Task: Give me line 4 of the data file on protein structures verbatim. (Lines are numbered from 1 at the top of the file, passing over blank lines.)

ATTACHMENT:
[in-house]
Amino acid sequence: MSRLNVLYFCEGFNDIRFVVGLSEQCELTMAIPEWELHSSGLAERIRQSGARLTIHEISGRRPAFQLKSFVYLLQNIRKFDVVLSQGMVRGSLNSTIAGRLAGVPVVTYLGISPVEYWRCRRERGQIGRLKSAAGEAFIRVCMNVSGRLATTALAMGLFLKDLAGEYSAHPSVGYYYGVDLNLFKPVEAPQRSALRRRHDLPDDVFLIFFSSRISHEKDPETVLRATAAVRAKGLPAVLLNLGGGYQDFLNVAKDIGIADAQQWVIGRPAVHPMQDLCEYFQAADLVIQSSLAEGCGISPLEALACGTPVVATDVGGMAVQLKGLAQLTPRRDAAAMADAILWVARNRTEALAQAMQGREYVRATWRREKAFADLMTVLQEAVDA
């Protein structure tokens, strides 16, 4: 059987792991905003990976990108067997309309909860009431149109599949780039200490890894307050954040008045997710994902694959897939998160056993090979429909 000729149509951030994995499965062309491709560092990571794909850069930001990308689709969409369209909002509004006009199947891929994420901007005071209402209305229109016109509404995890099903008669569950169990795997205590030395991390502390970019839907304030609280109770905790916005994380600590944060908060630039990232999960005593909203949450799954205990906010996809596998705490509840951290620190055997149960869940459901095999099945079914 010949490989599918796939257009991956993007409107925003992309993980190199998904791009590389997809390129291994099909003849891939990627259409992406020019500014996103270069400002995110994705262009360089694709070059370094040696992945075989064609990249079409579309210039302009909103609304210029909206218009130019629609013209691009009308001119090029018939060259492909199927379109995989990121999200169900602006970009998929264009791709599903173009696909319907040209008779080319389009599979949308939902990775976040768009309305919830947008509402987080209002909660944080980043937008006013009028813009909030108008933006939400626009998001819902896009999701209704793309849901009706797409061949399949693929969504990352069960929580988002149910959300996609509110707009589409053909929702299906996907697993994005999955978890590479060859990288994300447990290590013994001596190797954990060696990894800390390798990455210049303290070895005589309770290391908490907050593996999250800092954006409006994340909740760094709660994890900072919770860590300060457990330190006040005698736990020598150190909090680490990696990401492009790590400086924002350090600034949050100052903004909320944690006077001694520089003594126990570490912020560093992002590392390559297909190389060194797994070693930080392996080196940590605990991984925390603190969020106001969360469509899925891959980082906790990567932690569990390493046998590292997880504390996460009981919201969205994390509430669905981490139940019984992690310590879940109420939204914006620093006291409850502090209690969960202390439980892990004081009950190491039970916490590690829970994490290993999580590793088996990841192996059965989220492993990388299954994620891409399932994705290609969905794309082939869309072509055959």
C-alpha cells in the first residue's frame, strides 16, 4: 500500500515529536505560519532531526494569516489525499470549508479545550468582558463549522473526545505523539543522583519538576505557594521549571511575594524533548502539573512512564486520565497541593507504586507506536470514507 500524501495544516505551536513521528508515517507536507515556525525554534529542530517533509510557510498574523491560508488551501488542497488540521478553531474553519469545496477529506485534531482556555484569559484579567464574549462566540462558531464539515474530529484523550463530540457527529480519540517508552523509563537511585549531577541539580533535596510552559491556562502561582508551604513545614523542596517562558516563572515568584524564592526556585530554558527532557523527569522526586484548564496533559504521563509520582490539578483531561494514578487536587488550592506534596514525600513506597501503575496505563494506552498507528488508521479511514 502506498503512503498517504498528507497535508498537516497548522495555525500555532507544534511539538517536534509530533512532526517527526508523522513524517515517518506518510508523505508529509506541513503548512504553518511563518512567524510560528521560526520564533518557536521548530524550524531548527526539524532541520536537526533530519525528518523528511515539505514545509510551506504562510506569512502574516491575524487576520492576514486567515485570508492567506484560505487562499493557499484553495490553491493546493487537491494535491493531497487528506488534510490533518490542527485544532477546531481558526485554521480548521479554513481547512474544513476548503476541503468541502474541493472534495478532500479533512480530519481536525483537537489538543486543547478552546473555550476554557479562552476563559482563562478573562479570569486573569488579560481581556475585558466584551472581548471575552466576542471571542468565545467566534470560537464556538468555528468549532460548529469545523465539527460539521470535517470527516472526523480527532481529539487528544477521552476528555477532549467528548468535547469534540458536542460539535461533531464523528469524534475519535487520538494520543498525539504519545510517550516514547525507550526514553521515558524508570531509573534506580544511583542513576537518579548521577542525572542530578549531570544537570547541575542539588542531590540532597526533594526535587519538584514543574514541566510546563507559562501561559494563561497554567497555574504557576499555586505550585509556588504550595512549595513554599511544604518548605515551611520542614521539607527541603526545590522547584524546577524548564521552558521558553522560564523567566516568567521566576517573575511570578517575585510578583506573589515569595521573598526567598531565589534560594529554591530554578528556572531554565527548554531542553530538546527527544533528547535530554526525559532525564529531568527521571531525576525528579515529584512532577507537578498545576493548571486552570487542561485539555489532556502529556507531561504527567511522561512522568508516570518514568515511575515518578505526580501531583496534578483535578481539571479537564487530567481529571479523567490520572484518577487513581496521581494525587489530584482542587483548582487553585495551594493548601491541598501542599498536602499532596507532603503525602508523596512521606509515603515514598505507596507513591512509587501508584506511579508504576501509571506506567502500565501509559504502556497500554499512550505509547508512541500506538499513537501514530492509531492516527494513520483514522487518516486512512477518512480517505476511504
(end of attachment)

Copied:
C-alpha cells in the first residue's frame, strides 16, 4: 500500500515529536505560519532531526494569516489525499470549508479545550468582558463549522473526545505523539543522583519538576505557594521549571511575594524533548502539573512512564486520565497541593507504586507506536470514507 500524501495544516505551536513521528508515517507536507515556525525554534529542530517533509510557510498574523491560508488551501488542497488540521478553531474553519469545496477529506485534531482556555484569559484579567464574549462566540462558531464539515474530529484523550463530540457527529480519540517508552523509563537511585549531577541539580533535596510552559491556562502561582508551604513545614523542596517562558516563572515568584524564592526556585530554558527532557523527569522526586484548564496533559504521563509520582490539578483531561494514578487536587488550592506534596514525600513506597501503575496505563494506552498507528488508521479511514 502506498503512503498517504498528507497535508498537516497548522495555525500555532507544534511539538517536534509530533512532526517527526508523522513524517515517518506518510508523505508529509506541513503548512504553518511563518512567524510560528521560526520564533518557536521548530524550524531548527526539524532541520536537526533530519525528518523528511515539505514545509510551506504562510506569512502574516491575524487576520492576514486567515485570508492567506484560505487562499493557499484553495490553491493546493487537491494535491493531497487528506488534510490533518490542527485544532477546531481558526485554521480548521479554513481547512474544513476548503476541503468541502474541493472534495478532500479533512480530519481536525483537537489538543486543547478552546473555550476554557479562552476563559482563562478573562479570569486573569488579560481581556475585558466584551472581548471575552466576542471571542468565545467566534470560537464556538468555528468549532460548529469545523465539527460539521470535517470527516472526523480527532481529539487528544477521552476528555477532549467528548468535547469534540458536542460539535461533531464523528469524534475519535487520538494520543498525539504519545510517550516514547525507550526514553521515558524508570531509573534506580544511583542513576537518579548521577542525572542530578549531570544537570547541575542539588542531590540532597526533594526535587519538584514543574514541566510546563507559562501561559494563561497554567497555574504557576499555586505550585509556588504550595512549595513554599511544604518548605515551611520542614521539607527541603526545590522547584524546577524548564521552558521558553522560564523567566516568567521566576517573575511570578517575585510578583506573589515569595521573598526567598531565589534560594529554591530554578528556572531554565527548554531542553530538546527527544533528547535530554526525559532525564529531568527521571531525576525528579515529584512532577507537578498545576493548571486552570487542561485539555489532556502529556507531561504527567511522561512522568508516570518514568515511575515518578505526580501531583496534578483535578481539571479537564487530567481529571479523567490520572484518577487513581496521581494525587489530584482542587483548582487553585495551594493548601491541598501542599498536602499532596507532603503525602508523596512521606509515603515514598505507596507513591512509587501508584506511579508504576501509571506506567502500565501509559504502556497500554499512550505509547508512541500506538499513537501514530492509531492516527494513520483514522487518516486512512477518512480517505476511504